On the heels of news that Keith David, who provided the voice of Spawn in the original HBO animated series, will return to the role for the next Mortal Kombat game, the character's creator surprised fans at Fan Expo Canada over the weekend with the news that he is developing a pair of new animated series -- one for adults and another for kids -- set in the world of Spawn. These series would exist along with the planned Spawn feature film -- being reimagined as an R-rated horror movie from Blumhouse, the studio behind Get Out and The Purge. There is also a Sam and Twitch series reportedly in development for BBC America, although there have been no updates on the status of that project for quite some time.
The veteran artist and Image Comics co-founder told fans at the convention that he expects the animated projects will not take shape until after the film, which will star Jamie Foxx and Jeremy Renner, is completed. That movie will be McFarlane's directorial debut. There is no official word yet on when the project will be ready to go in front of cameras; it has been in the works for a long time and was originally slated to begin filming last year.
"We're talking right now. I just had a couple meetings this weekend about a couple different animation looks, both something that we can get kids in at a younger age and then get them into the sort of crack cocaine version of Spawn," McFarlane said. "And then do the adult one. So we're talking about that. I think both of those come after the movie."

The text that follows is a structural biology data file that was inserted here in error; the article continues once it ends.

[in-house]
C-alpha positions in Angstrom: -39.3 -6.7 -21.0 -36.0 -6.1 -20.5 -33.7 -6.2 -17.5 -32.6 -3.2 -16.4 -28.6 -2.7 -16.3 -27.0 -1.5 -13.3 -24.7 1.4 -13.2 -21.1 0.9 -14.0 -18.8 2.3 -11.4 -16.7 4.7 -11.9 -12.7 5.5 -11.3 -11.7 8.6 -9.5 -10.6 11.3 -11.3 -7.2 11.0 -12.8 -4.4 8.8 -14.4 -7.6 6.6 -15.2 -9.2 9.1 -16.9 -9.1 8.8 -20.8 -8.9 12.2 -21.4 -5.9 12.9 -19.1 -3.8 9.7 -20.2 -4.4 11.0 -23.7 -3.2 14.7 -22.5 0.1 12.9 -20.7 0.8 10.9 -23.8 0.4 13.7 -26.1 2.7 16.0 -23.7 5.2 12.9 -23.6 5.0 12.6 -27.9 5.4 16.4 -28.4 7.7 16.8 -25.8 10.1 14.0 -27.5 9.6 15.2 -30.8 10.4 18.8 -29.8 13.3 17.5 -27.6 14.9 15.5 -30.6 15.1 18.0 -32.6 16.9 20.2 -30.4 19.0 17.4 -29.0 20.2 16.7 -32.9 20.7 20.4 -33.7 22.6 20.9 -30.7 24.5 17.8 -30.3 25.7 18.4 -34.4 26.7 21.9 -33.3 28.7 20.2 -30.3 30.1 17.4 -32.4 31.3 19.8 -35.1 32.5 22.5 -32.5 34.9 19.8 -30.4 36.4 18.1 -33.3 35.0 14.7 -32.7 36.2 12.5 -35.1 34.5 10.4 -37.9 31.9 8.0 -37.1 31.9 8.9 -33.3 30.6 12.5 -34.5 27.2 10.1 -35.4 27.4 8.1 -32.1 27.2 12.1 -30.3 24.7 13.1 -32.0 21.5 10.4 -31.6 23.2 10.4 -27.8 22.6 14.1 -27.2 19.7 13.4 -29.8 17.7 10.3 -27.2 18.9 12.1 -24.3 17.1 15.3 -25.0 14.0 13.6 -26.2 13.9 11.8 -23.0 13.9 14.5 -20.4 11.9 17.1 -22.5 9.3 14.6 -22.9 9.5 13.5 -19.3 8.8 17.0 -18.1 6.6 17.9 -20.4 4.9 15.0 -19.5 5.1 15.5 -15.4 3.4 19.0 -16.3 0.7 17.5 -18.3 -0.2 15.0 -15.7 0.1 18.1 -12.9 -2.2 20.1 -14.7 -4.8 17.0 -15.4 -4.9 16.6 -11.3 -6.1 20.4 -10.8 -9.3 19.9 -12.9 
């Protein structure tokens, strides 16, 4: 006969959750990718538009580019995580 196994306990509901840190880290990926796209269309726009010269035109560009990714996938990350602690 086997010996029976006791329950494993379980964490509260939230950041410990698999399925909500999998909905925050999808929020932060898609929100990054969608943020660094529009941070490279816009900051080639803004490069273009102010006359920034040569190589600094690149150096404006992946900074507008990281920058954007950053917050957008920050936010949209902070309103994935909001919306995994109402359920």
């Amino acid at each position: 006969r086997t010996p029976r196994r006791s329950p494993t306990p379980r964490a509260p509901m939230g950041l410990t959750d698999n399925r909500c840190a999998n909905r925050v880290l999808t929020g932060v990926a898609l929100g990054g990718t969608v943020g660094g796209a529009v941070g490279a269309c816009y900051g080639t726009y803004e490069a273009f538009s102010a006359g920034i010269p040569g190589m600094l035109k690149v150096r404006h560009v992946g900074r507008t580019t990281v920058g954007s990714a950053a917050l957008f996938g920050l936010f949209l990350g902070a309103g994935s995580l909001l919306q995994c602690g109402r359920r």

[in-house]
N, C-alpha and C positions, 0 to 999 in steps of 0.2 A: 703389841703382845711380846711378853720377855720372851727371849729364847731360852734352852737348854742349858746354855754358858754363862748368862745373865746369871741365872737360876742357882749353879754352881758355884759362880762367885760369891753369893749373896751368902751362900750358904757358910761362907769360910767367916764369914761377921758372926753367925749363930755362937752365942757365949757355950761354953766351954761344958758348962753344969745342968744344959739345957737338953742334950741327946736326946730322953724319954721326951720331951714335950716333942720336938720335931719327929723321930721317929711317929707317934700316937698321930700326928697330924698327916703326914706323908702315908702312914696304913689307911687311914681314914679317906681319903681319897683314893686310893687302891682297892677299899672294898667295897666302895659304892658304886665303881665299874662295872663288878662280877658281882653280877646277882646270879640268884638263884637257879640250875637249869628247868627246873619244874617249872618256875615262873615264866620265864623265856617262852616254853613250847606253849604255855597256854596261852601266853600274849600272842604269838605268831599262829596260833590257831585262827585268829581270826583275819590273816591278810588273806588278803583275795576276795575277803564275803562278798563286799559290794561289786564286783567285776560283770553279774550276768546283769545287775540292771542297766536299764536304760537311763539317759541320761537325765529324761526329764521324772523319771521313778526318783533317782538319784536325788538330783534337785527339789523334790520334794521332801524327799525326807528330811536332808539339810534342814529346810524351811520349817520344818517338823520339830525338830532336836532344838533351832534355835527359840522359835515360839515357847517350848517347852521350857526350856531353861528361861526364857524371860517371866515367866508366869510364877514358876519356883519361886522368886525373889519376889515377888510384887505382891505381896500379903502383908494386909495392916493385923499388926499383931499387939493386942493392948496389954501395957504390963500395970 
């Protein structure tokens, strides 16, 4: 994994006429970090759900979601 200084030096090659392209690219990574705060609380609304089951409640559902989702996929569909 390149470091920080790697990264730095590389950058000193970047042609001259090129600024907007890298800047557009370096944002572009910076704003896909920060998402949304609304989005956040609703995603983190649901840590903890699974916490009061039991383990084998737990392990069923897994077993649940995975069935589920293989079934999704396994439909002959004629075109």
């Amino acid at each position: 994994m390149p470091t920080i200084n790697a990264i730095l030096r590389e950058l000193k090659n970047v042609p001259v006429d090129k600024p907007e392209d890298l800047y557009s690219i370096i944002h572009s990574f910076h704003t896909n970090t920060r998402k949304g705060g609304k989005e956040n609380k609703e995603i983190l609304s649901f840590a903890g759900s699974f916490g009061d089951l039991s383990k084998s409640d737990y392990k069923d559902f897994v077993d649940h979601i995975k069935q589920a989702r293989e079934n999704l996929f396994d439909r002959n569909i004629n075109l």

Jamie Foxx is set to play Al Simmons, the man who becomes Spawn. Jeremy Renner will play Detective Twitch Williams, who along with his partner Sam Burke are usually the Rosencrantz and Guildenstern of the Spawn Universe...but Sam isn't part of the movie, so it seems Twitch will be a little less light as well.
The Walking Dead's Greg Nicotero and his company KNB EFX Group will develop the effects for the film. McFarlane is partnering with Blumhouse to produce. The movie still does not have a distributor, but Universal has first-look rights per the studio's deal with Blumhouse.
"Well, you know, I'm gonna do some simple stuff that isn't with the norm," McFarlane told ComicBook.com in June. "Even just going R-rated takes it out of the PG-13 category. Now, with it being R, we've now seen a couple of examples of that. Deadpool and Logan seem to be. Venom, I think Venom is gonna be R-rated. So, I'm hoping that our category succeeds. So that it will broaden the thought process of the studio executives to go, 'Oh, it doesn't have to be something onscreen that sells a bunch of toys and T-shirts.' It can just be a something that's a little more gritty.
"For me, I know that I'm at the far end of R. Like, true drama, dark, serious R. I'm treating it as a real movie, minus the one thing that's in there that will be fantastic with this R. So, minus that, everything is gritty. There are no arch villains. There's no headquarters. There are no big ray guns. There are none of some of the trappings that we're used to in some of the other big movies."
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